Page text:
Unfortunately, most of our mapping area and especially the south looked like this. You don't find (m)any real outcrops there. So, we mainly mapped with the help of rocks under the rootage of old trees that had tumbled down.

This was the only really big outcrop in our mapping area. It actually is a very nice place with a neat barbecue area just in front of the outcrop. The rocks in the center of the photo are siliceous limestones.

The weather was rainy and cold nearly all the time but to see a snow front coming to you is even worse. It's a really strange and frightening feeling.

A photo often says more than a thousand words. It was cold, wet and definitely time to get back to our accomodation.

Mapping in a 'winter wonderland' was very exhausting because the slopes became even more slippery and more difficult to cope with. However, it was very beautiful when we ignored our work.

April 13, 2009

My First Field Mapping Part 1

For my first field mapping, I went with 22 other students and two academics to a small village called Adorf which is part of the borough Diemelsee, Hesse, Germany. In the run-up to the field trip, I was not sure about what to expect but several other students told me that field mapping had been their best field trip ever. So, I was eager to find out on my own.

This field trip was scheduled for twelve days. After the day of arrival, we got an overview of the region's geology and stratigraphy. Then we were devided into groups of three students. Each group got a mapping area of around three up to four square kilometers. This actually was quite a 'surprise' because our academics had told us that we had to map an area of about two square kilometers. However, we didn't feel like it was too much area in the given time frame.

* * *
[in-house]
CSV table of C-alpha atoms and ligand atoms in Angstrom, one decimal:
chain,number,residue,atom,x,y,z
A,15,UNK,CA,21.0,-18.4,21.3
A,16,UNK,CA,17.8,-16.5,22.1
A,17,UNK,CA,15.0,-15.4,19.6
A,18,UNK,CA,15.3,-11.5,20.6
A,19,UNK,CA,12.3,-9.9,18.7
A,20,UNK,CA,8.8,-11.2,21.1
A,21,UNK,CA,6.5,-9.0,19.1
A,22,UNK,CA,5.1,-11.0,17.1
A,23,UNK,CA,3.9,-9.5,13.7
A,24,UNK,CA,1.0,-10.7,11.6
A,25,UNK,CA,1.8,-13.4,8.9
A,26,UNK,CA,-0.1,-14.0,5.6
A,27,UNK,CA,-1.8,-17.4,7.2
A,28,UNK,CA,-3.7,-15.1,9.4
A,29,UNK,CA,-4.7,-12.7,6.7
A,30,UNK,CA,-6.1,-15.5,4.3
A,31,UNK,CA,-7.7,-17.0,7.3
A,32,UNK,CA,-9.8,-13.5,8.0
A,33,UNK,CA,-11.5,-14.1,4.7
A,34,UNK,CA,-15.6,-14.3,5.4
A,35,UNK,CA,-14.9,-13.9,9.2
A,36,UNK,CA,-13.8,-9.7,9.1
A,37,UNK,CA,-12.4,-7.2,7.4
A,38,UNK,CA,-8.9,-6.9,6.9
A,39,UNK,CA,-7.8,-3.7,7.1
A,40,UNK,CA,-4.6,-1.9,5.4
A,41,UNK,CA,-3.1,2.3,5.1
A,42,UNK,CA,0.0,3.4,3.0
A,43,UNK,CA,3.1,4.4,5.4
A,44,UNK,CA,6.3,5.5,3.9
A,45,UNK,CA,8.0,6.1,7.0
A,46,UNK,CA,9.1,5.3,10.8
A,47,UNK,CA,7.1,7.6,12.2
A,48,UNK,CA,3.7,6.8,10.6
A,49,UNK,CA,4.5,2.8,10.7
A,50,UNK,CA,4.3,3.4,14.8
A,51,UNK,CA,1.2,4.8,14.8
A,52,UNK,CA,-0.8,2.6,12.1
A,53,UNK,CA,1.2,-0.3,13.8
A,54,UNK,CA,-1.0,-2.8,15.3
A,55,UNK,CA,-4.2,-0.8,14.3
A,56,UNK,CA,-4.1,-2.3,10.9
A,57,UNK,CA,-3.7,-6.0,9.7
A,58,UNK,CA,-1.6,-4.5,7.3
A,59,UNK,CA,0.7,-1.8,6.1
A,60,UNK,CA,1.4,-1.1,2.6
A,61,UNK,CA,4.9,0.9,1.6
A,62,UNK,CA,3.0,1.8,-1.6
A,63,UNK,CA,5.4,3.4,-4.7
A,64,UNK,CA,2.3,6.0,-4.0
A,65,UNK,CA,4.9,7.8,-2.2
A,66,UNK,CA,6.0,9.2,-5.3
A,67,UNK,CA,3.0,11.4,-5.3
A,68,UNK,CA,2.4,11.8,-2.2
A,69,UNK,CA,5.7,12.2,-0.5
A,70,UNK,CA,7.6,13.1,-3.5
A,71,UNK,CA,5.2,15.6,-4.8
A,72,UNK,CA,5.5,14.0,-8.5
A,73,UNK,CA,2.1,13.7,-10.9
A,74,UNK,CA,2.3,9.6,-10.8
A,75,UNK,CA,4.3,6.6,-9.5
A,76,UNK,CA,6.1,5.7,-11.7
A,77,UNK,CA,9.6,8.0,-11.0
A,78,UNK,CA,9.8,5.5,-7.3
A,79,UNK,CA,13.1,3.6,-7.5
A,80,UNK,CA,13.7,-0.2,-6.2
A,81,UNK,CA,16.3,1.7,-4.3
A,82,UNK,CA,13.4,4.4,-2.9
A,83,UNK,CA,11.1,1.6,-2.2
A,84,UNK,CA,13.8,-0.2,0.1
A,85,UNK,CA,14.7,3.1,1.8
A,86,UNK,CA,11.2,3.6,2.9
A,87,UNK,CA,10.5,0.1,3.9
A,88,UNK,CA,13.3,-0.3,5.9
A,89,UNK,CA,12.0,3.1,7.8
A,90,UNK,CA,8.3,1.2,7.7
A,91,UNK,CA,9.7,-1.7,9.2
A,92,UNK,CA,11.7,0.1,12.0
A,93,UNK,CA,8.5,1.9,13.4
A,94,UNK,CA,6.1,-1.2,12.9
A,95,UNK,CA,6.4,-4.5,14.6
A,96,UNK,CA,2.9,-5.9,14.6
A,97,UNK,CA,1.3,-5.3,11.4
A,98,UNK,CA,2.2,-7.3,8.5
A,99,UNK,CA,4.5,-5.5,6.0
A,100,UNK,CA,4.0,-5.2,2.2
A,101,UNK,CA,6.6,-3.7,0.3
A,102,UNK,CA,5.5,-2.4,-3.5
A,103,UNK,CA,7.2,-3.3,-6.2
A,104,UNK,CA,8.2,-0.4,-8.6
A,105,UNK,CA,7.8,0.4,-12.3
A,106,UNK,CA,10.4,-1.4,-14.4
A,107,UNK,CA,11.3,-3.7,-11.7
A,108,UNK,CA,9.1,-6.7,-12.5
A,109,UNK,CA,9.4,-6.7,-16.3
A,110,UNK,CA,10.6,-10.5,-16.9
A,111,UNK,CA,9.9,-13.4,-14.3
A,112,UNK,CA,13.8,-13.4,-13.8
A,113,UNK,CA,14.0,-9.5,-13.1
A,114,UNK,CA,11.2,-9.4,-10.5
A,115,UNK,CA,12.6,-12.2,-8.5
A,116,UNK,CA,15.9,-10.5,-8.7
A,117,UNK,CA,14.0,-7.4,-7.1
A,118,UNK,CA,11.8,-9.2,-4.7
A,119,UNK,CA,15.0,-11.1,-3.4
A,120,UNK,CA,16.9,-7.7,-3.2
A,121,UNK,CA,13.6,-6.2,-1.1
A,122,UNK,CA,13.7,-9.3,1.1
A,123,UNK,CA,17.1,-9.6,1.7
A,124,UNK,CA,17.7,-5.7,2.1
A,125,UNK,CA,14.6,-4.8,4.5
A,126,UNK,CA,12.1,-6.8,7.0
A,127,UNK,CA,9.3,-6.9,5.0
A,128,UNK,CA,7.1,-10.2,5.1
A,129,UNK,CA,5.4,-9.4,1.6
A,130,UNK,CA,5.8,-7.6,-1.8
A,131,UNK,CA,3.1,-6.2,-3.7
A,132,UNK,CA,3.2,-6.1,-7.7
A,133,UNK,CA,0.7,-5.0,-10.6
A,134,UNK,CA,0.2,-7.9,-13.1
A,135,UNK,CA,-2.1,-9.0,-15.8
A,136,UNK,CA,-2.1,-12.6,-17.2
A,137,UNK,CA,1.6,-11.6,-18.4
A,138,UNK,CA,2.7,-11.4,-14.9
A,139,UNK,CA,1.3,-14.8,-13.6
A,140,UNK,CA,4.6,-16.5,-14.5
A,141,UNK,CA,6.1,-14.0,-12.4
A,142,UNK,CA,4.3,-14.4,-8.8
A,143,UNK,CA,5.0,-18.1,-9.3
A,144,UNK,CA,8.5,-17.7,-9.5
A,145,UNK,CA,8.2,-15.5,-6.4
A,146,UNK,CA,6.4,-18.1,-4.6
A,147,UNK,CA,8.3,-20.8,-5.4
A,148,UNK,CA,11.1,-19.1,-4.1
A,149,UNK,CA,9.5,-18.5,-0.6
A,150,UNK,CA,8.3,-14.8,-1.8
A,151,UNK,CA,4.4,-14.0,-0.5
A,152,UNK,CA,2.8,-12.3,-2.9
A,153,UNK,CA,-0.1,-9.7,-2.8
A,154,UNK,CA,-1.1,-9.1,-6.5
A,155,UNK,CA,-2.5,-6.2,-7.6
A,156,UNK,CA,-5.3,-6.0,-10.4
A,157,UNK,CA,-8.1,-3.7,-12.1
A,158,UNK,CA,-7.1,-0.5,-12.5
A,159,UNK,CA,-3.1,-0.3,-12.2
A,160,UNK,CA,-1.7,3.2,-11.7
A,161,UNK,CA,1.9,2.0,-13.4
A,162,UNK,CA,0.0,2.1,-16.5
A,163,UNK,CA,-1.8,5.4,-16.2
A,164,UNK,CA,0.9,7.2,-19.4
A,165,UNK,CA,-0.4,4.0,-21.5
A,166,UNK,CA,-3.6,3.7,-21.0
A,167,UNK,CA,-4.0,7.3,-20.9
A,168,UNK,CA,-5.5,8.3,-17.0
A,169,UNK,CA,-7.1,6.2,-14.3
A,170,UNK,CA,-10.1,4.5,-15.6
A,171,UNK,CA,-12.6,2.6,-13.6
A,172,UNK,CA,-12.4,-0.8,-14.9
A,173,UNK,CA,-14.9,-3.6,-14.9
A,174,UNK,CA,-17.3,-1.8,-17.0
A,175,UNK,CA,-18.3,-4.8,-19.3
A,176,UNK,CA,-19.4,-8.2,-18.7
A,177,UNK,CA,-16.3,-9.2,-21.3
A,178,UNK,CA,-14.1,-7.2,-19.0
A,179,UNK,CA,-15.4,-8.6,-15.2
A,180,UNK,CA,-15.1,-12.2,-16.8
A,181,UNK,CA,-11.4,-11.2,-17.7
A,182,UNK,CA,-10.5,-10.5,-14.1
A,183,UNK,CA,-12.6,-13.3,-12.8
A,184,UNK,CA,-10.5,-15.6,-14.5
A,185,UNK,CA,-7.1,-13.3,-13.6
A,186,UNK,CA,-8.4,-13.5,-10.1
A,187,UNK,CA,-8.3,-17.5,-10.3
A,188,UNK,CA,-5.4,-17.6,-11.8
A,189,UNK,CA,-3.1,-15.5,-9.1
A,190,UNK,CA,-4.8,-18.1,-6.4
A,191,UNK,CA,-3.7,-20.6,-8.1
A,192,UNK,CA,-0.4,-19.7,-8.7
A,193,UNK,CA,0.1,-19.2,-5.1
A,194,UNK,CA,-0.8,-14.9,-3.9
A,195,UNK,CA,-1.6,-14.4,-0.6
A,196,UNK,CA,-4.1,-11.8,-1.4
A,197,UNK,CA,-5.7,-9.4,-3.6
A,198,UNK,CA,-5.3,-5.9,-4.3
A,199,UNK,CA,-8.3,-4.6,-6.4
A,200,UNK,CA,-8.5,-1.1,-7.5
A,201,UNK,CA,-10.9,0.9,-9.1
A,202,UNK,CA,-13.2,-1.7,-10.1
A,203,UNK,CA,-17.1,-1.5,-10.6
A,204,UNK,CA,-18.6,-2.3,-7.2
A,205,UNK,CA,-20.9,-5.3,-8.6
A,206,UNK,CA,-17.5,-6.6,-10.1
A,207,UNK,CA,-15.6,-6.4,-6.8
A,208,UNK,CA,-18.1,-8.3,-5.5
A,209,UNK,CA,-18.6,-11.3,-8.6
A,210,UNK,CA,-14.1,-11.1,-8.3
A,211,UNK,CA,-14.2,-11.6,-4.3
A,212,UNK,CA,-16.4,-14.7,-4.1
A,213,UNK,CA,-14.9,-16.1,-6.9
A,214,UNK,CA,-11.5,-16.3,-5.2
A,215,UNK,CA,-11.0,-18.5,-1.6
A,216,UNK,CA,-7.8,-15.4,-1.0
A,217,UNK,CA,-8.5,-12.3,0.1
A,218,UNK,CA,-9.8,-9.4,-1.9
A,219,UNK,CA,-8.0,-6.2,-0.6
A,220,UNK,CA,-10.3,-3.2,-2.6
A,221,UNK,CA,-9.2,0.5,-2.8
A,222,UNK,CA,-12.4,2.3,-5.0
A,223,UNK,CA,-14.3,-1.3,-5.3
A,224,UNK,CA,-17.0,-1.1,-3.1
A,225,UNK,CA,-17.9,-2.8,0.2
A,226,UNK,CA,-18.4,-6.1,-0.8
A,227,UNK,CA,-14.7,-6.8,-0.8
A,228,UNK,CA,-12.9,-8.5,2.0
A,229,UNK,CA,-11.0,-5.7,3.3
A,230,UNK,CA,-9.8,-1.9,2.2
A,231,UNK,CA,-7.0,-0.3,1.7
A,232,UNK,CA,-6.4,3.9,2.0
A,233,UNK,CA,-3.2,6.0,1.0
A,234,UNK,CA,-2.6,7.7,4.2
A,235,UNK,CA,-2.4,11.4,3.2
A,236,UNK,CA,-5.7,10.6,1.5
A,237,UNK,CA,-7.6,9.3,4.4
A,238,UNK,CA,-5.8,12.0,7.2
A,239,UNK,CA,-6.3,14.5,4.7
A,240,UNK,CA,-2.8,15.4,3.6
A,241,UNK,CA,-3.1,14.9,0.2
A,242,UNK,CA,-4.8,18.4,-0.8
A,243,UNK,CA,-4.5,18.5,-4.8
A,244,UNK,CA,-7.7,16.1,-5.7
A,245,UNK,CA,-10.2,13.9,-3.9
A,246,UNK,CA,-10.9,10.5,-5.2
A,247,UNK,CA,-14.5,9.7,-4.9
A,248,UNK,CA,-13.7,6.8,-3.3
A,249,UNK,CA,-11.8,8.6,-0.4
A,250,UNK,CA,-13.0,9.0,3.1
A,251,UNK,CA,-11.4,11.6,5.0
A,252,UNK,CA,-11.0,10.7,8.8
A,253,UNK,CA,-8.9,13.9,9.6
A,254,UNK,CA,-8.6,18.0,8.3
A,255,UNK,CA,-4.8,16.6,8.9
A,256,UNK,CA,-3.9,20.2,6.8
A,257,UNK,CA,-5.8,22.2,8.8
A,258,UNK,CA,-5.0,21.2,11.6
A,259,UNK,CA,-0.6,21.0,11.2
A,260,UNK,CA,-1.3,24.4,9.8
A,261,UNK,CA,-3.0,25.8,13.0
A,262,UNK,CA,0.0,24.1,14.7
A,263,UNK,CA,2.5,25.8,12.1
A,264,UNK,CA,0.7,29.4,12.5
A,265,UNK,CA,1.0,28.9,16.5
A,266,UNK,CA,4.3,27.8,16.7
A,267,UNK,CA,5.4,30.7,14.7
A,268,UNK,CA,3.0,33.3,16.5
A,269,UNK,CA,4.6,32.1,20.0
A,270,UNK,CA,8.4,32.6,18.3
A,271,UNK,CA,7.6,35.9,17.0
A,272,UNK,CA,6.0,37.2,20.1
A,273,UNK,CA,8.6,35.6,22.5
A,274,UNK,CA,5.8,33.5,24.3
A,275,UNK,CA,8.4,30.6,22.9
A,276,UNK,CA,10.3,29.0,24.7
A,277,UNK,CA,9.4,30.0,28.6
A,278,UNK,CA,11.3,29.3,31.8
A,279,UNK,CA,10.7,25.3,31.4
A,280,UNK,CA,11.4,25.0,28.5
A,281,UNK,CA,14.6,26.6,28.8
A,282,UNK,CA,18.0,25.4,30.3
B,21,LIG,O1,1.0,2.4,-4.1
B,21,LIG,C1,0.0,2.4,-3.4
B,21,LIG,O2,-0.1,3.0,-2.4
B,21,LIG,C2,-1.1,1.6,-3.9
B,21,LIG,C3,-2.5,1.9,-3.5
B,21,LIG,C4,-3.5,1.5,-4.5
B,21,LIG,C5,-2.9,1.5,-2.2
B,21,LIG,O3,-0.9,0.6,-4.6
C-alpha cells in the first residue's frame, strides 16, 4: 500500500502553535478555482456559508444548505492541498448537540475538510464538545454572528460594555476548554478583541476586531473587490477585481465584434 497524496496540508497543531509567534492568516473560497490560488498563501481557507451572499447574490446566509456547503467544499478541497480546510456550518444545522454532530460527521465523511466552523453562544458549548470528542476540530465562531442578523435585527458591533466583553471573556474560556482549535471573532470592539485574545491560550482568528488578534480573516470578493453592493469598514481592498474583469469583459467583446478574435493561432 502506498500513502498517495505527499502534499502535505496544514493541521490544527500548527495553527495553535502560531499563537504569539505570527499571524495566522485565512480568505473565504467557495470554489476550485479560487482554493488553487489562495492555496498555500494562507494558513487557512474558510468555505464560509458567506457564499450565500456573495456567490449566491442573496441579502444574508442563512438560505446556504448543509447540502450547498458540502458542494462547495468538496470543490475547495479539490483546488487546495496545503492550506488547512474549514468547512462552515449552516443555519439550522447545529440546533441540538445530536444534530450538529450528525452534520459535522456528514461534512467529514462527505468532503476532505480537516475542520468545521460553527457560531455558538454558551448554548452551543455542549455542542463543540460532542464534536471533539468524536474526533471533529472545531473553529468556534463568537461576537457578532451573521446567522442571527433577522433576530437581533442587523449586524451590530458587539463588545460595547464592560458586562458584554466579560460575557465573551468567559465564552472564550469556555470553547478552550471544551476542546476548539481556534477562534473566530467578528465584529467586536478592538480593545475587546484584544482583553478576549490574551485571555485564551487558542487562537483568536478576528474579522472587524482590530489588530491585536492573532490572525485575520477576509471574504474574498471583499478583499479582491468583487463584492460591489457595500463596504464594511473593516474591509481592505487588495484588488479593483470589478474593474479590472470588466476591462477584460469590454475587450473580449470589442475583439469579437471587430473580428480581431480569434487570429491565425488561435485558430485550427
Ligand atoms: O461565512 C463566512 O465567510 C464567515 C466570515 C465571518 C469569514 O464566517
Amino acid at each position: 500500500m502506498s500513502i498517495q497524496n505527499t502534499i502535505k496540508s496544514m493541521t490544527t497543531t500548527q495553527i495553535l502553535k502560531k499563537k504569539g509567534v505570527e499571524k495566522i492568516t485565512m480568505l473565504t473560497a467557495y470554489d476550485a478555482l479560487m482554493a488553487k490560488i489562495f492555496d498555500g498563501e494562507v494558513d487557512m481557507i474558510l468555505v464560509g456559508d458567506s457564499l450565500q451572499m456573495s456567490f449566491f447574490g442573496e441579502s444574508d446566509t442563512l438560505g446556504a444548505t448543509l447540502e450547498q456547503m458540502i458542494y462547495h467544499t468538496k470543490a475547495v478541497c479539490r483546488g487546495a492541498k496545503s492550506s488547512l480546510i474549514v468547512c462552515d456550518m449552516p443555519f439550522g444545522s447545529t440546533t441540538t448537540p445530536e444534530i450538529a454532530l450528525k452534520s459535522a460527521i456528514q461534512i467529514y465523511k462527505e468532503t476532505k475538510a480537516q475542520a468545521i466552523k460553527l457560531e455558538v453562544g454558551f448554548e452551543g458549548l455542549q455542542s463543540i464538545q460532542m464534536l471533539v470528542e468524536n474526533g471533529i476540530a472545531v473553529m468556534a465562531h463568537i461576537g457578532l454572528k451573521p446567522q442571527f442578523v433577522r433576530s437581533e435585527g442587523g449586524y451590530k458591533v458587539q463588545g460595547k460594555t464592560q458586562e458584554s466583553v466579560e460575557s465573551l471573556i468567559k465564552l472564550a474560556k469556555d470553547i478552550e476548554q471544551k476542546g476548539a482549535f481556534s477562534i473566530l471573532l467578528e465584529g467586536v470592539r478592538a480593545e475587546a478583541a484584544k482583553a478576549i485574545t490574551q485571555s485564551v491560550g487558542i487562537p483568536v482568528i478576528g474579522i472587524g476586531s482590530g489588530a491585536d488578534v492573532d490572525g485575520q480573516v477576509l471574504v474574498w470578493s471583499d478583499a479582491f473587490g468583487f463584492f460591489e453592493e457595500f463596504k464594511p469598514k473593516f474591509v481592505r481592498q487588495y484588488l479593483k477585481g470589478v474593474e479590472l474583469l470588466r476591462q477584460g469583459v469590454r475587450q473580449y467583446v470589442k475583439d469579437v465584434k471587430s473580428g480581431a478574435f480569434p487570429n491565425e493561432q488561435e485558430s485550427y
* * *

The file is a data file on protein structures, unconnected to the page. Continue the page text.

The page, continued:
I teamed up with the two other geophysicists in our grade and we complemented one another well enough to be one of the two groups that completed their maps two days before the end of the field trip. At the beginning, we had some problems to name the rocks and to relate them to one of the given mapping units, but thanks to the help of the academics, who accompanied us twice, we soon got better and our daily mapping routine became more efficient.

The countryside around Adorf is part of a rural German region called Sauerland which is the north-easternmost part of the Rhenish Massif (Rheinisches Schiefergebirge). This means that we mainly mapped sedimentary rocks of the Upper Devonian and Lower Carboniferous: shales, siliceous limestones and cherts et cetera. The strata are folded with a strike which goes ENE (70°). The hills are anticlines and the valleys are synclines which is pretty easy to map after you have found out.

Größere Kartenansicht

April 11, 2009

Back in Civilization

I'm finally back in Berlin, back in 'real' civilization. Berlin still appears a bit too noisy to me but that's only because Northern Hesse is just so rural and calm. So, it took me quite some time to find a moment to take care of my blog again.

However, I've got a lot to write about. On my two field trips I've gained a lot of experience I want to share with you. All in all, I took more than 320 photos of the landscape, our group of academics and students, the two accomodations and of course of the geology and several interesting close-ups. In the next days, I'm going to show you some of them.

Moreover, I prepare a blog entry about a FU Berlin short course on "organic petrology and geochemistry of petroleum source rocks - principles, methods and applications" I took part in with The Lost Geologist this week.